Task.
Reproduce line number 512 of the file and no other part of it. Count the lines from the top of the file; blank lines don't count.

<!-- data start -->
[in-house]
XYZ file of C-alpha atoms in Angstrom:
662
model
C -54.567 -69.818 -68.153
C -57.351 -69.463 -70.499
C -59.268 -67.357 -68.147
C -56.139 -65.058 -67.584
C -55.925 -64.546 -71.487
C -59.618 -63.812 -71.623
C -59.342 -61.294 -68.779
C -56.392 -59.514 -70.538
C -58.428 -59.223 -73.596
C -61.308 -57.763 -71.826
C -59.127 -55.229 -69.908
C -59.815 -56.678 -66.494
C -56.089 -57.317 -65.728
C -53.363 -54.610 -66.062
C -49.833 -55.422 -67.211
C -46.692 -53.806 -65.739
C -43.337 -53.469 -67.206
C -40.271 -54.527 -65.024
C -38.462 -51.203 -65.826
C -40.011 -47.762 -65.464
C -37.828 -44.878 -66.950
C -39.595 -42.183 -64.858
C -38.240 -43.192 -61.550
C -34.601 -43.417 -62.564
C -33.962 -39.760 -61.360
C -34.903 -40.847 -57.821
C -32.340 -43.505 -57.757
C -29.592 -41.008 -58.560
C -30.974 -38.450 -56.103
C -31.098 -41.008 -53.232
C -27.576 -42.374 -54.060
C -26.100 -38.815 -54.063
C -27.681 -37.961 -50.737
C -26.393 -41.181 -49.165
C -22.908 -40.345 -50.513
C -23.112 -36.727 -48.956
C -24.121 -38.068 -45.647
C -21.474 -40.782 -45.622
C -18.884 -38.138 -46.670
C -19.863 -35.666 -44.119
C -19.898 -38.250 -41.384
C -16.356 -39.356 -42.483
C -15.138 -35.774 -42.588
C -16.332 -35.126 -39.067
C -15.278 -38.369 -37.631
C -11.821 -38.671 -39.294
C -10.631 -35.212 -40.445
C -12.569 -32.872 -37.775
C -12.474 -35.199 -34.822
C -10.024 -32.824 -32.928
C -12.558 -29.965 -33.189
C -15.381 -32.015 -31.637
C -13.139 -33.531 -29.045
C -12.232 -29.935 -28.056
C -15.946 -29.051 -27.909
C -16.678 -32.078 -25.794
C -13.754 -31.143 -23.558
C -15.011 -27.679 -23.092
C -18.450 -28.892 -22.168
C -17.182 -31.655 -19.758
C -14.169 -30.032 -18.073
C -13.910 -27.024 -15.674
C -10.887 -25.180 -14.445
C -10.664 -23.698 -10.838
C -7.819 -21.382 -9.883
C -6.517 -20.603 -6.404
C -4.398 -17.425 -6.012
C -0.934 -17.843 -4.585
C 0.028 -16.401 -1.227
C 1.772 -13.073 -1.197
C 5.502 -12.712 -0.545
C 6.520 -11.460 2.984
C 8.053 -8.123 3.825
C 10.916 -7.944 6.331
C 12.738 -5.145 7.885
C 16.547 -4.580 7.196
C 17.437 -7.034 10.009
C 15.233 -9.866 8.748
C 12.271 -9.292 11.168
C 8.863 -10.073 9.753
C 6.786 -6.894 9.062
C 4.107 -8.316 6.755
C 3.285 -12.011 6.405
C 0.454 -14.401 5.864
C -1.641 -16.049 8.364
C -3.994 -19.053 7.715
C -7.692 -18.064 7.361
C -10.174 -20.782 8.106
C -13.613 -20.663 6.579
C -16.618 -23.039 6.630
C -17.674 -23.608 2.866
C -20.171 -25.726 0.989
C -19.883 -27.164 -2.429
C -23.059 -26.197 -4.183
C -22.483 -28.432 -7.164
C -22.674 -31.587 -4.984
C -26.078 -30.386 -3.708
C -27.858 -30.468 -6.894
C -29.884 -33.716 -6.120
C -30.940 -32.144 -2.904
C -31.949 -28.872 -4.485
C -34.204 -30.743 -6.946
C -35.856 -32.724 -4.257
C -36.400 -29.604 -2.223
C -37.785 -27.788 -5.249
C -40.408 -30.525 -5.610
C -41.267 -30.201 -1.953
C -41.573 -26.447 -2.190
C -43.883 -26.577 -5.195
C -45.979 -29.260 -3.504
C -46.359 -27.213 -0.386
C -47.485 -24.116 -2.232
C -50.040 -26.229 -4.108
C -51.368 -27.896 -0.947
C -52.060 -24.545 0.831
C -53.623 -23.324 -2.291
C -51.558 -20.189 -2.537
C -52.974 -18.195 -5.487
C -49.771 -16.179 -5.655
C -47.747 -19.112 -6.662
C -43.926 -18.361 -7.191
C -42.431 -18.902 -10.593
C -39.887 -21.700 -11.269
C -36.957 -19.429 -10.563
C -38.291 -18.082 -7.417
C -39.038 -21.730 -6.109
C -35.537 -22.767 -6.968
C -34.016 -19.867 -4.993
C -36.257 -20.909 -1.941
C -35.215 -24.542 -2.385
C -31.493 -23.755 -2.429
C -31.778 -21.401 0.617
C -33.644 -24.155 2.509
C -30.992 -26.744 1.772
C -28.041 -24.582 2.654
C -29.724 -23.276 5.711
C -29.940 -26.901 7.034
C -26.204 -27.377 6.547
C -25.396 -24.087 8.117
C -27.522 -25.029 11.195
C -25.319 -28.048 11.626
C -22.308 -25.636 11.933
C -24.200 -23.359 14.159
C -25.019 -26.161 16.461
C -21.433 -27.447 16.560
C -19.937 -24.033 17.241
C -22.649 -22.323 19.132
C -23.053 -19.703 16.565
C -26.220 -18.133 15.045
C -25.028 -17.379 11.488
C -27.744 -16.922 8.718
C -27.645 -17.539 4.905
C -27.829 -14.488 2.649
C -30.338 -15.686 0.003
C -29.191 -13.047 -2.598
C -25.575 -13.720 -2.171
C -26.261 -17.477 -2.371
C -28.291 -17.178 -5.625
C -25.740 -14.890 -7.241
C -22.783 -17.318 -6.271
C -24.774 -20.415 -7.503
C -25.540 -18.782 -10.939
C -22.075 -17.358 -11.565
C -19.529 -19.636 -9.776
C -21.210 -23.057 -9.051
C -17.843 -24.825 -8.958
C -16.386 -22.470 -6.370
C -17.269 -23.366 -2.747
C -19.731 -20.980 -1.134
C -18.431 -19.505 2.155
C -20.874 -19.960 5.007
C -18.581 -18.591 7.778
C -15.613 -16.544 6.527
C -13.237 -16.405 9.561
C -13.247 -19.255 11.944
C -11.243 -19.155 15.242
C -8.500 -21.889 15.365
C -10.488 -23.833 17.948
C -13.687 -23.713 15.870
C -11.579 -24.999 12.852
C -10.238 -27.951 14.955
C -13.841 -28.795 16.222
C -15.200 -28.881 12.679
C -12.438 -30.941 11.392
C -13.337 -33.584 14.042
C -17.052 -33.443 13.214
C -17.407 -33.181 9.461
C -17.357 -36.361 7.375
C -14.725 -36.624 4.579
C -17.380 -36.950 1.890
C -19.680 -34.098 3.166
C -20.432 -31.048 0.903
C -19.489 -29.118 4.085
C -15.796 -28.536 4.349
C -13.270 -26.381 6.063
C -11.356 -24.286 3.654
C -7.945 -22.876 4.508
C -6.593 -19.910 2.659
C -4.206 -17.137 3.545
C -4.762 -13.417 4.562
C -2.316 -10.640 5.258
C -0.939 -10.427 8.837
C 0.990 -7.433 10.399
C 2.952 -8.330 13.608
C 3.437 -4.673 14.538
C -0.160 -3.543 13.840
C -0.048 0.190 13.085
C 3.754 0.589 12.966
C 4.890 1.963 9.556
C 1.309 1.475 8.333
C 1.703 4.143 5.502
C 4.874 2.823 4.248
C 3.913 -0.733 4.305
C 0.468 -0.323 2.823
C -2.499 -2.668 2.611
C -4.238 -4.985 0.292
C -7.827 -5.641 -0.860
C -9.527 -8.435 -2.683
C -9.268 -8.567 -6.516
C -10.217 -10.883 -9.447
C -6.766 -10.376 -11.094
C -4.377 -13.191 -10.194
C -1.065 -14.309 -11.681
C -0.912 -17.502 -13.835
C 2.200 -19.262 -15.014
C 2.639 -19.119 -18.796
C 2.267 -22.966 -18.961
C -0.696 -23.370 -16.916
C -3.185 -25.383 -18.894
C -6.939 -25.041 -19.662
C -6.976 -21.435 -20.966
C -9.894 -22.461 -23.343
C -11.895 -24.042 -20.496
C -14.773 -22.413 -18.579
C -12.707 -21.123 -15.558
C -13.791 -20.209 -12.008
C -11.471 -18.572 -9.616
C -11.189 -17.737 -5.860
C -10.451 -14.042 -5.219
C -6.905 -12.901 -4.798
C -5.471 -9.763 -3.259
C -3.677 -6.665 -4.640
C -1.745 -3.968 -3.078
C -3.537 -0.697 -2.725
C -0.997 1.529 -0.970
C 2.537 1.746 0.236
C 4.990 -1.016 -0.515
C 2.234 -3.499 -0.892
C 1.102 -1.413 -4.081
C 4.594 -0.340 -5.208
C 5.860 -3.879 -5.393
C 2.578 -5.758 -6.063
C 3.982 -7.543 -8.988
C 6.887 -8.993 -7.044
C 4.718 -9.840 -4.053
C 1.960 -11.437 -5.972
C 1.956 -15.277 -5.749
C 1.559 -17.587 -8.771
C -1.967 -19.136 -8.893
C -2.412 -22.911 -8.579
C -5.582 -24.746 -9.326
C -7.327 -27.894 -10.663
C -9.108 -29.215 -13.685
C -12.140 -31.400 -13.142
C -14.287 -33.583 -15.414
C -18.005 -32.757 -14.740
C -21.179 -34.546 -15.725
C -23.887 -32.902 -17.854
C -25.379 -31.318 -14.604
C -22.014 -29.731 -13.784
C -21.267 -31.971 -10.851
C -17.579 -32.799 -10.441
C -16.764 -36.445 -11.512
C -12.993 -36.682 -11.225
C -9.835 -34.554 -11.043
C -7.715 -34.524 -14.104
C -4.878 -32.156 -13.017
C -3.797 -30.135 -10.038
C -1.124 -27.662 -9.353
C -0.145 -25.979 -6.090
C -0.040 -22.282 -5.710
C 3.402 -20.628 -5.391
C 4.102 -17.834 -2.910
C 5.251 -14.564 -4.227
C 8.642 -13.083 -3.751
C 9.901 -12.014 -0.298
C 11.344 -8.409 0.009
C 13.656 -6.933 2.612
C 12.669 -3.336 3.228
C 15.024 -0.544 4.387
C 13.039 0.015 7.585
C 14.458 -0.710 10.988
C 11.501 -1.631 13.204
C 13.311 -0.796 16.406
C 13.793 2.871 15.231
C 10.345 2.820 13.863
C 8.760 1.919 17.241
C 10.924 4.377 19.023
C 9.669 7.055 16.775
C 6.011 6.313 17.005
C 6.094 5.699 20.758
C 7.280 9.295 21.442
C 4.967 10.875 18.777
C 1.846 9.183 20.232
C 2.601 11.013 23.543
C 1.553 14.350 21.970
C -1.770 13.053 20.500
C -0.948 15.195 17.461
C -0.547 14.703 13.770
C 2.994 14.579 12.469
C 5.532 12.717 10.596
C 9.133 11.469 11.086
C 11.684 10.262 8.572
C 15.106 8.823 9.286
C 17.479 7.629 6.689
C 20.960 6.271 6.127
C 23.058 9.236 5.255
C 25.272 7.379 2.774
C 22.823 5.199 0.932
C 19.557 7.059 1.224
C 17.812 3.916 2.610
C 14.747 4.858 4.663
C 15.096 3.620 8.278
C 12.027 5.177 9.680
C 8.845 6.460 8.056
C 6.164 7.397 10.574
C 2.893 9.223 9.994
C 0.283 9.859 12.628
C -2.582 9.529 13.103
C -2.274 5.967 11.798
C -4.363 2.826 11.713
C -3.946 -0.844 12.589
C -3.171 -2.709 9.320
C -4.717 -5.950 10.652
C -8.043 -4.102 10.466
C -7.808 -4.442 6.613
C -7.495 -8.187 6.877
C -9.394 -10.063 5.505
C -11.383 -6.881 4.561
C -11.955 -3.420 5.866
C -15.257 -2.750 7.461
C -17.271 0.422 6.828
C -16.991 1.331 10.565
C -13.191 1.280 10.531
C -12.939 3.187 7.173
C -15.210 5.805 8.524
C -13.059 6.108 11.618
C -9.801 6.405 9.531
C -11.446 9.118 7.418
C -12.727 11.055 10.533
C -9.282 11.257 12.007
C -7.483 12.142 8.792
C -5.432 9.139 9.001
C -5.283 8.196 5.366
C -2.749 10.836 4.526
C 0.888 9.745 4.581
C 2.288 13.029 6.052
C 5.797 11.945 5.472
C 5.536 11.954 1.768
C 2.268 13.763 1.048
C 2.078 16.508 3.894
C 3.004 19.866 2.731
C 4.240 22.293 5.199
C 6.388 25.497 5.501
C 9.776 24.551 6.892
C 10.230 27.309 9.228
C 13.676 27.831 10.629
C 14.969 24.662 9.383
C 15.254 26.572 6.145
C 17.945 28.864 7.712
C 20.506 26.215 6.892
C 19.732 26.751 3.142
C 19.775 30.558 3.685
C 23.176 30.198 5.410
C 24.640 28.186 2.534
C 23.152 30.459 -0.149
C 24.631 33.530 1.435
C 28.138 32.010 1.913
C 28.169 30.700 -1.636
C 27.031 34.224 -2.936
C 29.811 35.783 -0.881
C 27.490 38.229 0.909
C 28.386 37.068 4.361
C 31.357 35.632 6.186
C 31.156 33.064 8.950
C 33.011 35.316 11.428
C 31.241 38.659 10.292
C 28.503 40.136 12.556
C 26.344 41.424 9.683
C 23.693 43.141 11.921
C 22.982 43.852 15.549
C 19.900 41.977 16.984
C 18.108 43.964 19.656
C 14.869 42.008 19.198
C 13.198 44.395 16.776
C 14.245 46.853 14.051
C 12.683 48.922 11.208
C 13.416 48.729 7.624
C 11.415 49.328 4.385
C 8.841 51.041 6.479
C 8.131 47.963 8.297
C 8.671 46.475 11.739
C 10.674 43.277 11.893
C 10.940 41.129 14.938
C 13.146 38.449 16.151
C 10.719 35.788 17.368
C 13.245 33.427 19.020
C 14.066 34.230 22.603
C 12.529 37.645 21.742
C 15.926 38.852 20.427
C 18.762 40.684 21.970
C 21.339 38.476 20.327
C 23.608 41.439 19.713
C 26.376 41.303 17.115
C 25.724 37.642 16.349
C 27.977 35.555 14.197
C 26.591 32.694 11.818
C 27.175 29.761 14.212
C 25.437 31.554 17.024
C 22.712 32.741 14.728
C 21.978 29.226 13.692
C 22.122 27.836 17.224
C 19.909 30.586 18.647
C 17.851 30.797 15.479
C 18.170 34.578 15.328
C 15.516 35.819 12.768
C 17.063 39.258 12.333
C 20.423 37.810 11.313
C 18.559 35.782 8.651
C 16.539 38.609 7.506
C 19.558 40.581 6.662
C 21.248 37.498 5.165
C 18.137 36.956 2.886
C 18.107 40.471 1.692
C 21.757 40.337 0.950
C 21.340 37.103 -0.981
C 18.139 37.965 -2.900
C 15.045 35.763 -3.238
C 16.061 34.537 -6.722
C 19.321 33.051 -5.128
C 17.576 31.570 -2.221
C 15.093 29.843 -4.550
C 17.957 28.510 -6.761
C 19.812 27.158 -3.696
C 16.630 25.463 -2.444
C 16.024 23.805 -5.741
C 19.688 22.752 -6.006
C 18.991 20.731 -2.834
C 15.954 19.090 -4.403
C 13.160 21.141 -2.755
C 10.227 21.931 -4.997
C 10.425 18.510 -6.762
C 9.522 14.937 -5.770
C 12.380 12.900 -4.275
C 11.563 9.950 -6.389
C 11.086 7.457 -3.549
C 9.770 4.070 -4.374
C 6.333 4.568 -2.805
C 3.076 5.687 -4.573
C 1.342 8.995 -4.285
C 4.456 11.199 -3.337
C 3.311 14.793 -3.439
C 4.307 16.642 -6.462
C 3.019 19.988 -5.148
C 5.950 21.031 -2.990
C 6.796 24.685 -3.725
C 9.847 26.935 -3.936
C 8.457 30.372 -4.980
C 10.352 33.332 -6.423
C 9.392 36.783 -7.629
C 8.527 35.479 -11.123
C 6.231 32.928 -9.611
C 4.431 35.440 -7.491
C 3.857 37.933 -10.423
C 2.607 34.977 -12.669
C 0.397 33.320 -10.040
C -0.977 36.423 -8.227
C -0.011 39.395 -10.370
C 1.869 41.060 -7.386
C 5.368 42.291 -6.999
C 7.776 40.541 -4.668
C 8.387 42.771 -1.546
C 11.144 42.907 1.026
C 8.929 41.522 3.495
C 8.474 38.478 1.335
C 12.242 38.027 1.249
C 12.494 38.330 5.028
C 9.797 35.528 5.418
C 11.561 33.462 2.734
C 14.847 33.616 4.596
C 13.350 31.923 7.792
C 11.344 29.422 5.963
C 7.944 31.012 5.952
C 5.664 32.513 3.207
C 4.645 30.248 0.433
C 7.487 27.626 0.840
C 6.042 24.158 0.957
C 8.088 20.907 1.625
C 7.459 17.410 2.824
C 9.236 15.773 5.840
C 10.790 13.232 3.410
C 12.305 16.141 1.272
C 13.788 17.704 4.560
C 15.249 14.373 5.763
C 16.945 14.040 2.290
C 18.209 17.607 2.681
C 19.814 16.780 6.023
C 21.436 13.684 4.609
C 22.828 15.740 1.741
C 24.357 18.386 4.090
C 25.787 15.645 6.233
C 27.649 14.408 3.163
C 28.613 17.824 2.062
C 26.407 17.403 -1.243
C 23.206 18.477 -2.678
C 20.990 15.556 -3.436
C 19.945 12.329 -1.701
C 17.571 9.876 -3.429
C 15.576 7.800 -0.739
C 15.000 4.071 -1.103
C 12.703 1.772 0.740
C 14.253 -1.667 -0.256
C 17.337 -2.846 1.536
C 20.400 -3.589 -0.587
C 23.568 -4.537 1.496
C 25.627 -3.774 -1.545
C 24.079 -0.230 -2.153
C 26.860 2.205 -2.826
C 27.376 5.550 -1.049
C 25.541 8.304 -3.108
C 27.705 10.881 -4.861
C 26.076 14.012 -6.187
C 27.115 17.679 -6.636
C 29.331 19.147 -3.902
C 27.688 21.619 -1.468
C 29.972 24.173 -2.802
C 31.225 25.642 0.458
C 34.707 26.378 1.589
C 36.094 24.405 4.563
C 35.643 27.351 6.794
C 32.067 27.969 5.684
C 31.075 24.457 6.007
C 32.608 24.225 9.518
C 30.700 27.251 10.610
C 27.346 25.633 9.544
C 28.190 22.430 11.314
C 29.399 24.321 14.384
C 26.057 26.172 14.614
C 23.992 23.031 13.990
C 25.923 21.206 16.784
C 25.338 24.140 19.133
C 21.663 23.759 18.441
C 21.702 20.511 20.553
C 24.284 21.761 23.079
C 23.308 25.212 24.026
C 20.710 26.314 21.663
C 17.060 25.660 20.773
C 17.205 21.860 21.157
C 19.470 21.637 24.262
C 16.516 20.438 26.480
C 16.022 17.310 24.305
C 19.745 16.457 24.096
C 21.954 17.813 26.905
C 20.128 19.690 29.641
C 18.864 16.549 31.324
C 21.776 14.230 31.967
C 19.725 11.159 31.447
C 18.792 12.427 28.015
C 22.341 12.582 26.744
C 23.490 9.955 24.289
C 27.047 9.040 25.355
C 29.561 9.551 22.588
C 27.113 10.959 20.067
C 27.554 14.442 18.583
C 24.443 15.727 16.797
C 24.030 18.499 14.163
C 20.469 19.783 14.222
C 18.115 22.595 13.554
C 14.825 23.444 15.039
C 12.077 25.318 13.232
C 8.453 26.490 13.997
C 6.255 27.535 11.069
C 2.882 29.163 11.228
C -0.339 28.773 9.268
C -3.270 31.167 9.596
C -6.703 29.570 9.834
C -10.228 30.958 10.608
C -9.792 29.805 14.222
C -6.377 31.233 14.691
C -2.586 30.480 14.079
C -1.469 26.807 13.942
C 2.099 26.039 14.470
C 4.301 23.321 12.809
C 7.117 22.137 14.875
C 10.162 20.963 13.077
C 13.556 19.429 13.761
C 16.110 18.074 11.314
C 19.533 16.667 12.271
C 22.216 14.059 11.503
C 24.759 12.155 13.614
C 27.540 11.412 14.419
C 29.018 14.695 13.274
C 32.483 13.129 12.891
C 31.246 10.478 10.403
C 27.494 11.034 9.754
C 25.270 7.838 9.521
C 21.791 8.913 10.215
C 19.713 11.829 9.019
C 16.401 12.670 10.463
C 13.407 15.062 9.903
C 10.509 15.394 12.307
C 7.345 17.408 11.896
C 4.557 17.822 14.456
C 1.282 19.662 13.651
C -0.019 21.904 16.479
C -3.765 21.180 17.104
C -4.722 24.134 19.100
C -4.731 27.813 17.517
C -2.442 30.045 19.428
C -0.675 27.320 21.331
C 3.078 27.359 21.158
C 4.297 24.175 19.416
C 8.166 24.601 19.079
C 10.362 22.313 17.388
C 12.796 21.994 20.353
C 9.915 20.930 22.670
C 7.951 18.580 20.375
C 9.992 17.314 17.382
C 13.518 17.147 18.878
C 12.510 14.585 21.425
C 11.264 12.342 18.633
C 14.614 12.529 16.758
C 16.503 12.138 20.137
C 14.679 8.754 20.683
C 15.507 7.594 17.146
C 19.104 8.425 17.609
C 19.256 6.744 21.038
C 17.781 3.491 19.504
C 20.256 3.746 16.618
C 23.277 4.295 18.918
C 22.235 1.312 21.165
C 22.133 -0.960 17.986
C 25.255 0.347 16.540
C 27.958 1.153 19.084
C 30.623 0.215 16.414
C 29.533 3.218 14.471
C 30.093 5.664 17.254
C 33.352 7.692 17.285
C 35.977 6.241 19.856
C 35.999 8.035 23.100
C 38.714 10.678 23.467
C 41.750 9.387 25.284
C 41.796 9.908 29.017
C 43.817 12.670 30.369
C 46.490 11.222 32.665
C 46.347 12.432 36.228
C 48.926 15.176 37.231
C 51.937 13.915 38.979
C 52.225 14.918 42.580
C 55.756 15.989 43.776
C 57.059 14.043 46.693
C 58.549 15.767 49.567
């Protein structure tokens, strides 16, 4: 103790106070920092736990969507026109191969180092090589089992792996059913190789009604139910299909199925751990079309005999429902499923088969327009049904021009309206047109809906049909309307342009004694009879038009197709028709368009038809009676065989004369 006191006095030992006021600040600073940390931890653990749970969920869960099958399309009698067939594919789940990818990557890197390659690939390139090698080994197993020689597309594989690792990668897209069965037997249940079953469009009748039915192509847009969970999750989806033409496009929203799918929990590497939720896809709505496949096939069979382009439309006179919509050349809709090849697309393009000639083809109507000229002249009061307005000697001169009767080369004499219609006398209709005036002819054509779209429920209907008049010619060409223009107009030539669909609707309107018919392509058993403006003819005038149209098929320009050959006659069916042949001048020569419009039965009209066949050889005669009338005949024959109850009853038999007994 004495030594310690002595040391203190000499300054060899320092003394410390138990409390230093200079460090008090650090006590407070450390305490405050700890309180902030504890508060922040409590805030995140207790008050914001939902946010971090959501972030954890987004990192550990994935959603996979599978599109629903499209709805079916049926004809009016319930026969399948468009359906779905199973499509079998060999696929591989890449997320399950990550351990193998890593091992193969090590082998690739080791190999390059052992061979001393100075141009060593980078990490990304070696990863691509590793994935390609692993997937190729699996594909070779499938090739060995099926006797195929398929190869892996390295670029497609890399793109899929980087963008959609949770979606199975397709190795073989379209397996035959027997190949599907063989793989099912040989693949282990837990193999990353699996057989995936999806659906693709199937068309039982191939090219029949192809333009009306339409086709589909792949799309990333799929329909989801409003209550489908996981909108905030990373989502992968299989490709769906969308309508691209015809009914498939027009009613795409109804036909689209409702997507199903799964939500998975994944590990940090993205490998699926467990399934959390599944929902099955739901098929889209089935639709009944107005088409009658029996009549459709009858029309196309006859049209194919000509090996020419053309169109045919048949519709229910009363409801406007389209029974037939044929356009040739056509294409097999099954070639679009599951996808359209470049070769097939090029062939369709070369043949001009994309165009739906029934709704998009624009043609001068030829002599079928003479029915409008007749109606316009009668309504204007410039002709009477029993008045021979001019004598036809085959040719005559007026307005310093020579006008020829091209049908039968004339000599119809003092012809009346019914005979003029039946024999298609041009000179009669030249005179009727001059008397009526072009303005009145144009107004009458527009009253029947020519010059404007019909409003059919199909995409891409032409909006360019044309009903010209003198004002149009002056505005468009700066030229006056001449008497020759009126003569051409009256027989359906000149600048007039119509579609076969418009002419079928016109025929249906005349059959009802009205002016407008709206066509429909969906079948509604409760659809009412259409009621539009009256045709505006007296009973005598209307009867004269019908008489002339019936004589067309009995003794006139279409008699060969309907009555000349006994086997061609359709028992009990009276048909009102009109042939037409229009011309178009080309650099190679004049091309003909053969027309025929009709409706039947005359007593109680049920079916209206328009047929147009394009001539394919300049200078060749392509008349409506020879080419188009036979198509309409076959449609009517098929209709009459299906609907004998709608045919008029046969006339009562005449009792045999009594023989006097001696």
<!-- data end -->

C 21.436 13.684 4.609